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Alcohol and fire bans begin this week

Our new alcohol control bylaw takes effect from today, 18 December, so check out where and when it's okay to have alcohol in a public place. We've got a mix of year-round 24/7 town centre bans and Christmas/New Year and long weekend bans on some beaches and seaside reserves.

The Christmas and New Year ban (24/7) runs from 23 December until 6 January on beaches and seaside reserves from Whangapoua to Whangamata and in all of Tairua, Pauanui and Whangamata townships, in addition to the existing 24/7 town centre bans.

What are the rules?
You can’t consume, carry or possess alcohol in a ban area, or in a vehicle in the ban area. Examples of breaching the Bylaw could be:

• Consuming alcohol in a public place, including inside a vehicle within the ban area.
• Carrying or possessing open bottles of alcohol in a public place even if you are just passing through the ban area.

This Bylaw is enforced by the New Zealand Police who can issue fines of $250 for breaching the bylaw. If convicted of an offence against this Bylaw you can receive a fine of up to $20,000.

Exemptions to the rules
What you can do within an alcohol ban area:
• You can carry or transport unopened alcohol from a licensed premise, like a bottle store or supermarket, to your house, friend’s house or somewhere outside of the alcohol ban area as long as it is removed promptly from the ban area.
• You can carry or transport unopened alcohol to a licensed premise within an alcohol ban area. For example, this might be taking a bottle of wine to a BYO restaurant. Remember you can’t leave the premise with an open alcohol container within the ban area.
• You can carry or transport unopened alcohol from your house through a banned area to a friend’s house. So if you want to walk down the road for a BBQ then you are able to take a bottle of wine or some beers with you.
What does promptly mean?
The Police have discretion around enforcing the Bylaw exemptions, but as a rule of thumb if you remove alcohol from the ban area within an hour from the time you buy it then this is prompt. If you are bringing alcohol into the ban area to go to a licensed premise or a friend’s place, then prompt travel through the ban area would be going directly to your destination.

Key things to remember, it must be unopened not just closed, and don’t loiter in public places in ban areas with alcohol - just take it promptly to your destination.

There are also other exemptions to the ban areas:

• You can apply in writing for an exemption to the rule, for details of how to do this read the full bylaw on our website here.
• If you have a certified self-contained vehicle you can carry, possess or consume alcohol within a ban area as long as:

o Alcohol is only consumed within the vehicle, and
o It is parked in a designated freedom camping area (see our Freedom Camping Bylaw), and
o The number of people inside the vehicle does not exceed the maximum number of allowed on the vehicle’s self-containment certificate.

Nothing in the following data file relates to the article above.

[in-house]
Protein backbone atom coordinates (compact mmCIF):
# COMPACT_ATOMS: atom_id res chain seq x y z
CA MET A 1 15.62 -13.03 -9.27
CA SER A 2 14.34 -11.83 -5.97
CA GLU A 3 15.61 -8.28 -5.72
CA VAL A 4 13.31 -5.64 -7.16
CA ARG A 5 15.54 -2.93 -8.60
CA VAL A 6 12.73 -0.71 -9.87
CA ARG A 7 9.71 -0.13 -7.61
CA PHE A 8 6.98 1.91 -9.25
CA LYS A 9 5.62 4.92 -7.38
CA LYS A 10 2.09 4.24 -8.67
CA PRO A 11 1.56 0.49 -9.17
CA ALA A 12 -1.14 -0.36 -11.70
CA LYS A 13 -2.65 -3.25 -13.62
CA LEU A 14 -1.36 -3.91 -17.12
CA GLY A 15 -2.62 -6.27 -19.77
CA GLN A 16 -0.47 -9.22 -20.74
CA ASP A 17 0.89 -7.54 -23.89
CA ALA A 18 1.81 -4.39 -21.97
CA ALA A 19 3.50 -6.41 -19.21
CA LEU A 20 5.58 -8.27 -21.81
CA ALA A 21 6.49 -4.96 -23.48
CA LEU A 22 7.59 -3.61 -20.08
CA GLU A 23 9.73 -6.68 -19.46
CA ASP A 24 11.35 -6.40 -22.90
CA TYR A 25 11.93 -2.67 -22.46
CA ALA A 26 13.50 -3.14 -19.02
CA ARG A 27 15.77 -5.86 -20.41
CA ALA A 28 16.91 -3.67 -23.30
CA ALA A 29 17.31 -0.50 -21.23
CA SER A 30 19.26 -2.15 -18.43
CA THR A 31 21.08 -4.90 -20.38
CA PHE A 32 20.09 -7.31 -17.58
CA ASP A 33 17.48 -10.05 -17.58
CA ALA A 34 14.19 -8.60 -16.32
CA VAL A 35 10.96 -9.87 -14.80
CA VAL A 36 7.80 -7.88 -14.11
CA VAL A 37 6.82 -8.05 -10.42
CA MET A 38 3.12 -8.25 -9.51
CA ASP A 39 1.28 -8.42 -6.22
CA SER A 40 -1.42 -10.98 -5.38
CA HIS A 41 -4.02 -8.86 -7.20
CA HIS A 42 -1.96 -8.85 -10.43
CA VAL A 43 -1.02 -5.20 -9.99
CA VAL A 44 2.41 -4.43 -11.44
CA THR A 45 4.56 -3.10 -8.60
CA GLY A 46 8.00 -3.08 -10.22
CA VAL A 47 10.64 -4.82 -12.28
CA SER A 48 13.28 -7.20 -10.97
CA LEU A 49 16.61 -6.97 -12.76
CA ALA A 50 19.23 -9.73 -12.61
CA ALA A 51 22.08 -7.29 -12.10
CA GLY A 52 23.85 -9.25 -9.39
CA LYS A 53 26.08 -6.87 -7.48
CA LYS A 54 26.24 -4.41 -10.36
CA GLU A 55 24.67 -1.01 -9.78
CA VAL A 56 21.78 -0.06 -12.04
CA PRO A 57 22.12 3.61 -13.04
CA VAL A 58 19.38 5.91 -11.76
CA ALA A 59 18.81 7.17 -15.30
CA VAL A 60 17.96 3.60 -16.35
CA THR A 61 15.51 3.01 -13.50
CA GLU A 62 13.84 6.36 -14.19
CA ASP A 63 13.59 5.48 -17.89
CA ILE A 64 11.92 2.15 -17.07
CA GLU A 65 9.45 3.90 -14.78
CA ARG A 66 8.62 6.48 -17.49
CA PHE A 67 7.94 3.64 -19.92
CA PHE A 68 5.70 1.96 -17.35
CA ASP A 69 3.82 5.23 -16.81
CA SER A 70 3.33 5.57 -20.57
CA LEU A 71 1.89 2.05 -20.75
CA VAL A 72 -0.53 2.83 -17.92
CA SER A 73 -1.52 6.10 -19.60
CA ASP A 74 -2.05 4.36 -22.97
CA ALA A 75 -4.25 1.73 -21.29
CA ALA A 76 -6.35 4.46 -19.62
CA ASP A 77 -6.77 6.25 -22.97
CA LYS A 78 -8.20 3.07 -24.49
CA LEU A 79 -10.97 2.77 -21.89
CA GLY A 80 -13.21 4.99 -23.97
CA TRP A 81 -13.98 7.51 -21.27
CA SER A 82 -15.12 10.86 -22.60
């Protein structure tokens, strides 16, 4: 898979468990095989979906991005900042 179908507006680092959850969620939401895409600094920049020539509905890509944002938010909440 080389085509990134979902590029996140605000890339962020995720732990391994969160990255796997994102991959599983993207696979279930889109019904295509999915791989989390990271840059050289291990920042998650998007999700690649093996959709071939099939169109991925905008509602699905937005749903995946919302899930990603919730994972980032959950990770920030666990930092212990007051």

Check out the rules for your area on our interactive map here. For more information please visit our website www.tcdc.govt.nz/alcoholcontrolbylaw.


Year-round town centre bans (24/7):
• Matarangi
• Whitianga and Ferry Landing
• Cooks Beach
• Hahei
• Tairua
• Whangamata
• Coromandel Town
• Thames

Areas with holiday bans:
• Whangapoua – beaches and seaside reserves
• Matarangi – beaches and seaside reserves
• Rings Beach – beaches and seaside reserves
• Kuaotunu West – beaches and seaside reserves
• Kuaotunu – beaches and seaside reserves
• Otama – beaches and seaside reserves
• Opito Bay – beaches and seaside reserves
• Wharekaho – beaches and seaside reserves
• Ohuka (Brophy’s) Beach – beaches and seaside reserves
• Whitianga – beaches and seaside reserves
• Ferry Landing – beaches and seaside reserves
• Cooks Beach – beaches and seaside reserves
• Hahei – beaches and seaside reserves
• Hot Water Beach – beaches and seaside reserves
• Tairua – entire township
• Pauanui – entire township
• Opoutere – beaches and seaside reserves
• Onemana – beaches and seaside reserves
• Whangamata – entire township

Prohibited Fire Season


The Coromandel prohibited fire season begins this Thursday, 20 December, which means open fires in public places, beaches, public conservation land (DOC) and on private property are not permitted.

Lighting a fire would be extremely risky so there is a ban on lighting any fires in open air over the summer. Fires are more likely to burn out of control over the hot, dry summer months and result in damage to vegetation or property, or loss of life.

Our Council no longer issues fire permits, Fire and Emergency New Zealand (FENZ) does. Any fire permits issued during a restricted fire season are suspended from 20 December. During prohibited fire seasons, Fire and Emergency New Zealand will only grant permits that are necessary to prevent, reduce, or overcome any hazard to life or because of any other serious emergency. Permits may also be granted if the weather or other conditions temporarily reduce the fire risk, making it safe to light a fire.

It is an offence to knowingly or recklessly light, or allow another person to light, a fire in open air without a fire permit, or not in accordance with the conditions of a fire permit, during a prohibited fire season.

See www.checkitsalright.nz or call 0800 658 628 for more information.


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